Once My Foster Daughter Went Home

tumblr_mph3bolrlU1qzejo2o1_500I had the privilege of maintaining a relationship with my foster daughter once she went back home to her mom. She was with me for 17 months when she was a toddler and it was one of the hardest things I’ve ever done. I still can’t say what was harder—giving her back or keeping contact. Foster care is designed to heal the family of origin. In a perfect world, children are quickly returned to their parents after being fostered and the family is surrounded by levels of new community support. Social workers, job training centers, anger management counselors, substance abuse support groups and… their foster parents too.

Not always popular, or even do-able, the community model of placing foster children in their own neighborhood encourages foster parents to partner and co-parent with a child’s mom and dad and then to continue that community support during after a child returns to their parents (see Annie E. Casey Family-to-Family Model). Knowing that I might continue to see my foster children after they went home, enabled me to wrap my mind around fostering and not see it as a masochistic act.

One of the many lessons I learned was how to continue giving gifts to my foster daughter. At first I sent “nice” things home with her and her mom. All educational or helpful to her development, I was conscientious not to send anything that would tempt one of the many drug-addicted family members in and out of her house to steal and then pawn off for cash. I gave children’s books galore, a book case that my artist friend painted with the child’s name on it and (don’t yell at me) an iPad. The iPad enabled us to chat face-to-face almost daily for several months. Needless to say, it was all sold off.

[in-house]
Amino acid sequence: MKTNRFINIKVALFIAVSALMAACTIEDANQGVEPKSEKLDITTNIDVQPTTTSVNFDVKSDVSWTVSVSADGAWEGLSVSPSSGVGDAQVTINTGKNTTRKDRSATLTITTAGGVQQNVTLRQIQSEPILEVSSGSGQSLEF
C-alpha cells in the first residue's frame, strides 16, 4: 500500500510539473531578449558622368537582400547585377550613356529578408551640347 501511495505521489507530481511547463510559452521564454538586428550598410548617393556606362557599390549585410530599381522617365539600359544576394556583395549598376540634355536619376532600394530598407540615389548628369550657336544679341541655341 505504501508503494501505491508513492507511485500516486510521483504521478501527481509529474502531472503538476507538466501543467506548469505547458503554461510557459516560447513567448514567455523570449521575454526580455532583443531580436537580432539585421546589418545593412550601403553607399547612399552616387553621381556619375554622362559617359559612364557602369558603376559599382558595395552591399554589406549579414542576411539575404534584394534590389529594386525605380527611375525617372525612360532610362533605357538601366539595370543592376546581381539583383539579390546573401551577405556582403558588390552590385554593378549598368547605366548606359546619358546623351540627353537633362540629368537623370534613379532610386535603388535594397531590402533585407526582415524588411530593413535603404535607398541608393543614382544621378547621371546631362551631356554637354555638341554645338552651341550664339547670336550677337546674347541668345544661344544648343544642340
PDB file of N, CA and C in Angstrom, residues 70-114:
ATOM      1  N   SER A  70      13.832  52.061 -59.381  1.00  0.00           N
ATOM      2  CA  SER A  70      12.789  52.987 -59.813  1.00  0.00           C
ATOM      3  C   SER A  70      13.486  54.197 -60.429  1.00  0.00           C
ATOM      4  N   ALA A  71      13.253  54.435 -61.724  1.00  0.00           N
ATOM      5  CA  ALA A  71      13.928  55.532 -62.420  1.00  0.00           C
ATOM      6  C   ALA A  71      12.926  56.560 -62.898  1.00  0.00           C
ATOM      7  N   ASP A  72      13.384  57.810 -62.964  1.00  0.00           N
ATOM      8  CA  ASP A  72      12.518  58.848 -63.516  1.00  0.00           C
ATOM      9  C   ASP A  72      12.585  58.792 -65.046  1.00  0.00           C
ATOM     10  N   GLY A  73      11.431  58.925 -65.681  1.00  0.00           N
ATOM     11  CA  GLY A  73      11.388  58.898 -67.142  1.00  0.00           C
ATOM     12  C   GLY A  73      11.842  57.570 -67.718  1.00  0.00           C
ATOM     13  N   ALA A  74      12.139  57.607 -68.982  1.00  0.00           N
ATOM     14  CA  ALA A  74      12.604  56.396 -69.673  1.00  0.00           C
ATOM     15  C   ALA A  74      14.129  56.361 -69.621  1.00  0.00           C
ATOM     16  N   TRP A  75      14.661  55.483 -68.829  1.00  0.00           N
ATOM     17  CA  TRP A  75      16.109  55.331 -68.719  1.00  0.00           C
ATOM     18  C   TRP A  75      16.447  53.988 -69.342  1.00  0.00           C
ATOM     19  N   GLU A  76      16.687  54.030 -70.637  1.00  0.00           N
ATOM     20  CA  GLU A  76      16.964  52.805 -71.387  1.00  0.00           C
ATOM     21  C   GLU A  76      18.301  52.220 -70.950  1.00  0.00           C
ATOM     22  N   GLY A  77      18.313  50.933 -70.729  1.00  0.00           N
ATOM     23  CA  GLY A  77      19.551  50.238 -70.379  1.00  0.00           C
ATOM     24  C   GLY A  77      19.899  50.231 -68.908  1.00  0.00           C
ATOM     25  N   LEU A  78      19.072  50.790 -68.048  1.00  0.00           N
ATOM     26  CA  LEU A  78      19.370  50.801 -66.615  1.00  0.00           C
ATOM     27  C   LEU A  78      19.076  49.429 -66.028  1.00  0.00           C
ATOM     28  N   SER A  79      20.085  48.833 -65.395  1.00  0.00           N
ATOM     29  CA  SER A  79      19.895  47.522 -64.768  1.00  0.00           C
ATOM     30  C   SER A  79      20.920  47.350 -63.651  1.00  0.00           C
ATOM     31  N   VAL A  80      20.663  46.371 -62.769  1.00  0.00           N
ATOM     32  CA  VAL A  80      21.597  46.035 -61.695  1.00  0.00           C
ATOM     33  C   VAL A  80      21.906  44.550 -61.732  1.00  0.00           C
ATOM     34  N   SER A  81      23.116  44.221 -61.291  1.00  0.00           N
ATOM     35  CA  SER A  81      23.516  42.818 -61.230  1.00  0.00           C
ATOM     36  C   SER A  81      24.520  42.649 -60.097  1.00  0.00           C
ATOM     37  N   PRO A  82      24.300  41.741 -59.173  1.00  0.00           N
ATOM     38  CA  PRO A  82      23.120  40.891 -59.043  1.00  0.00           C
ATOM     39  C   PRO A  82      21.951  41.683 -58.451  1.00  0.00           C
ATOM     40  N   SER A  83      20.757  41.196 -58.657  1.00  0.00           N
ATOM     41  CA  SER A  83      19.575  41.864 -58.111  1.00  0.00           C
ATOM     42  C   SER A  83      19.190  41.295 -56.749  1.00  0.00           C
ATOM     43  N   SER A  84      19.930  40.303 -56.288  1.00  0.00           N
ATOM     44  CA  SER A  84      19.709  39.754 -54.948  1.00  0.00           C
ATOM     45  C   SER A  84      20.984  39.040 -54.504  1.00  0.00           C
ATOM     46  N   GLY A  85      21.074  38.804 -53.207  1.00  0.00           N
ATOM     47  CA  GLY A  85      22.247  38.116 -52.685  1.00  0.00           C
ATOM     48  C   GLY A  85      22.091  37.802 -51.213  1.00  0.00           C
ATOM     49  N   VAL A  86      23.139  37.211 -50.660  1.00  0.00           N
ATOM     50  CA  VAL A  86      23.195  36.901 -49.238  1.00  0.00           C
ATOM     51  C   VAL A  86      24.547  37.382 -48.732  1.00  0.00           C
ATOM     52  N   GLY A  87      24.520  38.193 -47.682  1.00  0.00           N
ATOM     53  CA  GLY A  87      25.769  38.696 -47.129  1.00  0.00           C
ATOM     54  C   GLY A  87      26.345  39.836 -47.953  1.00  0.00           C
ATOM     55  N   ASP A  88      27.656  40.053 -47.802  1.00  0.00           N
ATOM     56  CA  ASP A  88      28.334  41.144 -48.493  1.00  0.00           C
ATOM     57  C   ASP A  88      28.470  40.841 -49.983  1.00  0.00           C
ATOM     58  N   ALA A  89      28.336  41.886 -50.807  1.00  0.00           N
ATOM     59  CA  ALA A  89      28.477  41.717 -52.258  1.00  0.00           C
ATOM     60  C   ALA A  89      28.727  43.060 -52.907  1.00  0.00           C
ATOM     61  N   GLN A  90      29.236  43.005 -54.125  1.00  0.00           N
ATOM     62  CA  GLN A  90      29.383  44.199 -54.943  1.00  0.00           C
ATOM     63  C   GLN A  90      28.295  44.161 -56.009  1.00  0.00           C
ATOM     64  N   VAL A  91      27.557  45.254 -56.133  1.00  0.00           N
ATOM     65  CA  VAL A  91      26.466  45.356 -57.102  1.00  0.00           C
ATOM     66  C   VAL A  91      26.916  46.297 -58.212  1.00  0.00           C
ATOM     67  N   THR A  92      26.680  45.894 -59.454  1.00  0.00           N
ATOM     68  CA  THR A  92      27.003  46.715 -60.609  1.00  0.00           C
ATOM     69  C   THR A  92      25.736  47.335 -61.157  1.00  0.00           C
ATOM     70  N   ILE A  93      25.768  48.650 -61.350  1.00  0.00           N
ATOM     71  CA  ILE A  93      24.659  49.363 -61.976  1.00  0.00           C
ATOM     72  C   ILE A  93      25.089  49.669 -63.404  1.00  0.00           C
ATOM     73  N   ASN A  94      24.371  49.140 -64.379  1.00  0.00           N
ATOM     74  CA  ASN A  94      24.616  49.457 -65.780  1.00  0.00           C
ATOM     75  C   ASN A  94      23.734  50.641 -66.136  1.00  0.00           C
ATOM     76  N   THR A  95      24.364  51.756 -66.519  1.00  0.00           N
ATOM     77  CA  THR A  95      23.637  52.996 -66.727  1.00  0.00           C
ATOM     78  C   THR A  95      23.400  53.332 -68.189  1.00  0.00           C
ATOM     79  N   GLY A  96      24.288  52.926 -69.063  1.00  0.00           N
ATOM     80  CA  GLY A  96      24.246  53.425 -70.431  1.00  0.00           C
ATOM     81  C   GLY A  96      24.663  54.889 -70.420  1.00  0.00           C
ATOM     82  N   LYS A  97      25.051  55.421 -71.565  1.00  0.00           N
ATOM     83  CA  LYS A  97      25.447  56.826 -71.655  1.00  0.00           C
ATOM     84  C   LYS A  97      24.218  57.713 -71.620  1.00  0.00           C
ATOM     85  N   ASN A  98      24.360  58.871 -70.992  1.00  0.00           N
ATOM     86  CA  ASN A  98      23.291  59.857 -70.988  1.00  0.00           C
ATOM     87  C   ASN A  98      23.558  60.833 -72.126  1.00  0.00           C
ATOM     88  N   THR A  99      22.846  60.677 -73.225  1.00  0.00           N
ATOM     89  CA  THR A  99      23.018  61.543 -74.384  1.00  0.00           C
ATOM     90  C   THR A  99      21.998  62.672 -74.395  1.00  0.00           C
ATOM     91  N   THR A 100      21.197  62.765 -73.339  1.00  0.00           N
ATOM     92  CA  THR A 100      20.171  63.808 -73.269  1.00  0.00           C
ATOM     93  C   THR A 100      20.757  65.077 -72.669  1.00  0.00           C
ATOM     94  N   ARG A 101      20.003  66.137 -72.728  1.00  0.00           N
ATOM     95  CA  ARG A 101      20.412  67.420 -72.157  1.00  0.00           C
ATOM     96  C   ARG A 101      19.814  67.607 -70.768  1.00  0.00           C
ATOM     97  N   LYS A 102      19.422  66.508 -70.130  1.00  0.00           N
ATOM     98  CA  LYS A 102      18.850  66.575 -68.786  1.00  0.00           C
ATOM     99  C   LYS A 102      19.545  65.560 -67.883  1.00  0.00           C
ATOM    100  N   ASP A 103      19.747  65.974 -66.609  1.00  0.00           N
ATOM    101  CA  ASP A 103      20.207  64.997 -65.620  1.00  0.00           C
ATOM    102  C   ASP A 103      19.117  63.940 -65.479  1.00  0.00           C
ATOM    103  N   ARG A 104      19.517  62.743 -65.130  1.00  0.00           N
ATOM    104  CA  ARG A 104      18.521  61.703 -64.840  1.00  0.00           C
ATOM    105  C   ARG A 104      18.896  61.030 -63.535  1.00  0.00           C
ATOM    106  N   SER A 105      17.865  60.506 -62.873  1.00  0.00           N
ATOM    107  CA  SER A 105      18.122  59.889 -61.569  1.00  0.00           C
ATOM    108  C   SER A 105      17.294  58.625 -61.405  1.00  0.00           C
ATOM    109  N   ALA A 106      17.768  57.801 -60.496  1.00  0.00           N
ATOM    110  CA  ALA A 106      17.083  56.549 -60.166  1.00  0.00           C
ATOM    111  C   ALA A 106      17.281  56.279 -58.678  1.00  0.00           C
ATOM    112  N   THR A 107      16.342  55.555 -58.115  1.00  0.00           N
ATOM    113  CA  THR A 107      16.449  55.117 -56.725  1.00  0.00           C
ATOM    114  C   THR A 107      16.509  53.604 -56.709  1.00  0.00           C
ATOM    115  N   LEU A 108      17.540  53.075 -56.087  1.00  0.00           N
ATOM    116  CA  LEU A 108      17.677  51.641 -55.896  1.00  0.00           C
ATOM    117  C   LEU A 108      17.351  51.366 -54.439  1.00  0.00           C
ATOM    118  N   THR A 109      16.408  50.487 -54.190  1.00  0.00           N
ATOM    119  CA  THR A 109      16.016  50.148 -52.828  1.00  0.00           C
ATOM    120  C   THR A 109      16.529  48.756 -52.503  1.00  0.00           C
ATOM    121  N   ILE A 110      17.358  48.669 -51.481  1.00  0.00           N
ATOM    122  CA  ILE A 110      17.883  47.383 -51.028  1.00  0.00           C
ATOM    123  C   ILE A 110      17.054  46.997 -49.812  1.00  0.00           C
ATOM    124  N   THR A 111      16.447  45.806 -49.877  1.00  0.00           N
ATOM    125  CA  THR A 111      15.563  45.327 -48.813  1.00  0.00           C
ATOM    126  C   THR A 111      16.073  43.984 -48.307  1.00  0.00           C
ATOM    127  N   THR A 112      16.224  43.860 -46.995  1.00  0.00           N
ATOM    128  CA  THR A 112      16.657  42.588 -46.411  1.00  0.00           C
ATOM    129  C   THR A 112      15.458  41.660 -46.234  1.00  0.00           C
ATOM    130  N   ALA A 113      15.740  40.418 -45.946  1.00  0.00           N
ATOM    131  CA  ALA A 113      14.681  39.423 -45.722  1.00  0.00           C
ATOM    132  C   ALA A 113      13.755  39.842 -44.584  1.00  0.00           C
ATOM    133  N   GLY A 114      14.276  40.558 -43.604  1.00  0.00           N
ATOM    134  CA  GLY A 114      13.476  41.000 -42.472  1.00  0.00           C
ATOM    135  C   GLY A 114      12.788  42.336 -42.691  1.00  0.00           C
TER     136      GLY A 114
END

Now when I give gifts to foster children, I’m careful to create a present that has almost no resale value. This gets harder as the child grows older, but I’m determined to keep it up. The photo here is of an arts and crafts box that I made for one of my foster children’s siblings. She’s in elementary school and I hope that sparkly stars, glitter, and googly eyes excite her as much as they do me.

Any suggestions for future gifts that aren’t resellable?

Also from Rebecca this month on Babble:

Will It Always Be Cheaper to Adopt Black Babies?

10 Tips for Photo Sharing With Your Foster Child’s Family

10 of My Foster Kids Favorite UNICEF Toys

11 More Reasons I Might Have to Sue My Kids a la China’s New ‘Visit Your Parents’ Law

The U.S. Bonding Epidemic That Wasn’t

And, you can follow her Fosterhood blog here.

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